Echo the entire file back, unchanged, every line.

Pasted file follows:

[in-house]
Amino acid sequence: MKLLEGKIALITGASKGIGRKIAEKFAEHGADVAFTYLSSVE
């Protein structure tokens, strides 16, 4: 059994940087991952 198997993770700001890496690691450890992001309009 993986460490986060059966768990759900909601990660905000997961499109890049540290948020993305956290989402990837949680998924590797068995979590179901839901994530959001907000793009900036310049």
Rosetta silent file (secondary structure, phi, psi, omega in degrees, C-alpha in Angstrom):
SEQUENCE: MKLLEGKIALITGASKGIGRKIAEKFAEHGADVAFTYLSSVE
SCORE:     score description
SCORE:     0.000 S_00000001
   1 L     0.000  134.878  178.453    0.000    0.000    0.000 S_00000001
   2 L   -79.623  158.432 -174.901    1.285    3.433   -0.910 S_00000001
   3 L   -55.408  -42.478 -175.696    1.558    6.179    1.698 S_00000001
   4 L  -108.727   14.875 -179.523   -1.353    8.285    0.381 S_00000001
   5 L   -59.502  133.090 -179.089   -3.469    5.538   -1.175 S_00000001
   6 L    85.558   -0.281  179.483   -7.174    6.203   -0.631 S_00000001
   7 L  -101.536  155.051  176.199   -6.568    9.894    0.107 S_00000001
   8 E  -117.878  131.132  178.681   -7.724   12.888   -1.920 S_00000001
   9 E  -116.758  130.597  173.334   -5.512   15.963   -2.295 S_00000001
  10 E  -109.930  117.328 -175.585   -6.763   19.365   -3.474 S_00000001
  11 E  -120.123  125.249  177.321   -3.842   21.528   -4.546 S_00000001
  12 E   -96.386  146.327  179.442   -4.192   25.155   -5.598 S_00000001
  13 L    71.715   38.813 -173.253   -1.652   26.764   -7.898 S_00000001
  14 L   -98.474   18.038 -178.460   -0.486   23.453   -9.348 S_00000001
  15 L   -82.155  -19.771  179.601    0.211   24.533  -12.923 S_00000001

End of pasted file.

[in-house]
Amino acid sequence: MKLLEGKIALITGASKGIGRKIAEKFAEHGADVAFTYLSSVE
């Protein structure tokens, strides 16, 4: 059994940087991952 198997993770700001890496690691450890992001309009 993986460490986060059966768990759900909601990660905000997961499109890049540290948020993305956290989402990837949680998924590797068995979590179901839901994530959001907000793009900036310049």
Rosetta silent file (secondary structure, phi, psi, omega in degrees, C-alpha in Angstrom):
SEQUENCE: MKLLEGKIALITGASKGIGRKIAEKFAEHGADVAFTYLSSVE
SCORE:     score description
SCORE:     0.000 S_00000001
   1 L     0.000  134.878  178.453    0.000    0.000    0.000 S_00000001
   2 L   -79.623  158.432 -174.901    1.285    3.433   -0.910 S_00000001
   3 L   -55.408  -42.478 -175.696    1.558    6.179    1.698 S_00000001
   4 L  -108.727   14.875 -179.523   -1.353    8.285    0.381 S_00000001
   5 L   -59.502  133.090 -179.089   -3.469    5.538   -1.175 S_00000001
   6 L    85.558   -0.281  179.483   -7.174    6.203   -0.631 S_00000001
   7 L  -101.536  155.051  176.199   -6.568    9.894    0.107 S_00000001
   8 E  -117.878  131.132  178.681   -7.724   12.888   -1.920 S_00000001
   9 E  -116.758  130.597  173.334   -5.512   15.963   -2.295 S_00000001
  10 E  -109.930  117.328 -175.585   -6.763   19.365   -3.474 S_00000001
  11 E  -120.123  125.249  177.321   -3.842   21.528   -4.546 S_00000001
  12 E   -96.386  146.327  179.442   -4.192   25.155   -5.598 S_00000001
  13 L    71.715   38.813 -173.253   -1.652   26.764   -7.898 S_00000001
  14 L   -98.474   18.038 -178.460   -0.486   23.453   -9.348 S_00000001
  15 L   -82.155  -19.771  179.601    0.211   24.533  -12.923 S_00000001